Alex Kingston plays Lady Macbeth as a seductress, persuasive and physical and her lusty husband returning from battle is easy prey. He is already giddy with the novelty of his recently acquired title and the simple step to the crown seems almost a trifle. Her speaking is rich and full, and her ability to make the totally unreasonable sound reasonable is astonishing. Macbeth‘s transition from admired general and loyal subject to murderous traitor happens almost imperceptibly as she lights the wick of his ambition; his realisation that there is no way back after the first murder is the true tragedy of the piece and reveals her as the real witch of the production. He is appalled at the moral consequences of his actions:

MACBETH
I could not say ‘Amen,’
When they did say ‘God bless us!’

LADY MACBETH
Consider it not so deeply.

The three weird sisters (the other witches) meanwhile are played with an impish energy – they cartwheel about the place as their deliver their fateful predictions, entertainingly teenage and gothic.

But simply none of them can compete with Branagh. Such is his ventriloquism, his ability to articulate the different voices of the mind, it is as if he is staging a one man show within the production. Somehow I hadn’t cottoned on to the fact before that the ‘strut and fret his hour on the stage’ speech comes directly after hearing of the death of his wife. We witness his total metal and physical breakdown – he becomes literally a drooling wreck as his heart breaks in two as the whole wicked enterprise falls apart; the scheme devised to benefit them both – is now utterly meaningless.

One scene in particular sticks in the mind: Macbeth slumped on the throne, finally king – but instead glorying in the moment of his triumph, he is an empty vessel. Insomniac, paranoid, guilt ridden, his crown hung up like a cap behind him, he laments the peace he has lost and abhors the monster he has become.

The four curtain calls – the actors arranged in a single long row but facing different directions – were thoroughly well deserved. This is exhilarating theatre, the production as daring and inventive as the text itself.

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The Stones in Hyde Park – the glorious return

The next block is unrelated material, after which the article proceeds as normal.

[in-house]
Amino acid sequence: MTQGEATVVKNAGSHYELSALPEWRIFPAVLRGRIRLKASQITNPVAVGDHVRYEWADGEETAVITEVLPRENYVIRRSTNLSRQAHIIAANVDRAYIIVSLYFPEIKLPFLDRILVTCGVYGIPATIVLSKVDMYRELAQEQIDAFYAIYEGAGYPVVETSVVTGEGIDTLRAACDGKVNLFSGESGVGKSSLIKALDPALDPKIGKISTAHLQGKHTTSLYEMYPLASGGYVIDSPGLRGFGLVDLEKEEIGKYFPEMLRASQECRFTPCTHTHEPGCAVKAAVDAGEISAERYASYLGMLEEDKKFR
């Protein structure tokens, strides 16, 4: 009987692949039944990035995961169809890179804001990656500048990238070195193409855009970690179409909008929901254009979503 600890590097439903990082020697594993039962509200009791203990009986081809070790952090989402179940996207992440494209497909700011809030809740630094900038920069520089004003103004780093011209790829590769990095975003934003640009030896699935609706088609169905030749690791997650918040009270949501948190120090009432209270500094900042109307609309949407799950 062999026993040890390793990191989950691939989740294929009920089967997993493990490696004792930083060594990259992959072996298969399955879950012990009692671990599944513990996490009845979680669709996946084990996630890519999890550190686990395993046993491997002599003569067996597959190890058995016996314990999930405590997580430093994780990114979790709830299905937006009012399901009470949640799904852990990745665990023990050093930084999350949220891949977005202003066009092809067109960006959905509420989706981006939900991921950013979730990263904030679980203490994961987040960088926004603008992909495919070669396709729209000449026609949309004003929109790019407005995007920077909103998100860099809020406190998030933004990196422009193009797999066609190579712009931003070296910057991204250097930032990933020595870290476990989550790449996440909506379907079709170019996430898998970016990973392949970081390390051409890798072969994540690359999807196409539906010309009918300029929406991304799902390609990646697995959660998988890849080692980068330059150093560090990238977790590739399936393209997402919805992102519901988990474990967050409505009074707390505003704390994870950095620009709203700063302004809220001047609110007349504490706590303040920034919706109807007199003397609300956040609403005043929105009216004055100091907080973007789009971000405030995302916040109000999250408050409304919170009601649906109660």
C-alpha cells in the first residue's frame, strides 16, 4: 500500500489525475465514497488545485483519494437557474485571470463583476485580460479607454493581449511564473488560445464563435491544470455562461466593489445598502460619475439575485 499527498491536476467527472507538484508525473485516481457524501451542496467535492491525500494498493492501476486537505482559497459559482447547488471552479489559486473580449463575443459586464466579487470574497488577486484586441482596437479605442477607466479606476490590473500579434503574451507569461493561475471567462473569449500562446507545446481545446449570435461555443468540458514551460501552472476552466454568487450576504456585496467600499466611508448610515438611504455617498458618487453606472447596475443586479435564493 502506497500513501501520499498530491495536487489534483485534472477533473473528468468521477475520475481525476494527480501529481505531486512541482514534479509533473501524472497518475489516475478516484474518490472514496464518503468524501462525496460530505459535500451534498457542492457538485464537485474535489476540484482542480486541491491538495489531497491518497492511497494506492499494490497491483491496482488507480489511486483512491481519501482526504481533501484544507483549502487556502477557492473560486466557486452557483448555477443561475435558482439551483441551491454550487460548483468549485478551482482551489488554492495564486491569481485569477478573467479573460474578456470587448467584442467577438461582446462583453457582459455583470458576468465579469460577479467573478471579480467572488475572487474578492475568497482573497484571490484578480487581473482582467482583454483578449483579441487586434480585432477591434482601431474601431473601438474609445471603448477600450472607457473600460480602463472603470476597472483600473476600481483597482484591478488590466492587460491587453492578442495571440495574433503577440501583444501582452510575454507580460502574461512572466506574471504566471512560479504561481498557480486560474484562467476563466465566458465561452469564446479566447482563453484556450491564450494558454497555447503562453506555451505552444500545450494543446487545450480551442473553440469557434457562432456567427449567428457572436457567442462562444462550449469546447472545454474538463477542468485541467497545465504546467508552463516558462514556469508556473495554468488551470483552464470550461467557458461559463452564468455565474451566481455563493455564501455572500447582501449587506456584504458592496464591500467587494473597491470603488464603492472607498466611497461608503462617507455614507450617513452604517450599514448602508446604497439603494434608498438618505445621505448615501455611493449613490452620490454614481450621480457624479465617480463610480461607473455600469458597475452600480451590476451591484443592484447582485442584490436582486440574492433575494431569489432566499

Forty four years on from the iconic 1969 Hyde Park gig, with hippies in the trees and out of tune guitars blazing, when Mick appeared, poetry in hand, in a cloud of woozy butterflies, the Stones return triumphant. Things are a little different this time. It’s not free for one. It’s the second of the Stones’ gigs in Hyde Park, a multi-million pound money spinner, tattooed with corporate sponsorship, and hospitality areas, but it’s still undeniably exciting.

Baby-boomers mix with young trendy Londoners; behind us a group of lads from Liverpool clamber on each other’s shoulders and try and guess the set list. It’s the hottest day of the year so far, the grass is parched yellow on the banks of the Serpentine, public school boys sell ten pound pizzas and crowds queue for hours for five pound pints of Heineken. There are a few concessions to a festival atmosphere – a funfair and mini carnival straight out of Rio de Janeiro; plus a fake Spanish/Cuban village where beer is dispensed, but really it’s all window dressing for the main event.

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Beneath a stage half concealed by fake oaks and foliage, the band are a sensational force, matured to perfection showing off both their superb musicianship and unbeatable song writing chops. Start Me Up grinds into gear, like a giant machine lumbering back into life, burning off the rust, despite Keith repeating his odd, atonal intro from the week before. Perhaps he’s stubbornly making the point that it was intentional.

‘Do you like our set?‘ drawls Mick, ‘I think it should stay here in the park. Maybe with a tree house for Boris Johnson or something.’ As they charge into It’s only Rock and Roll (But I like it) with it’s Chuck Berry guitar he’s already up and preening, essaying those patented Jagger moves: the peacock strut, the leap in the air with the karate chop arm, the lip pout with seal clap. ‘Are you alwight?‘ he shouts, following by a Jackson-esque ‘Ow!’ For anyone playing Moves like Jagger bingo, they would have had a full house by the end of the second number.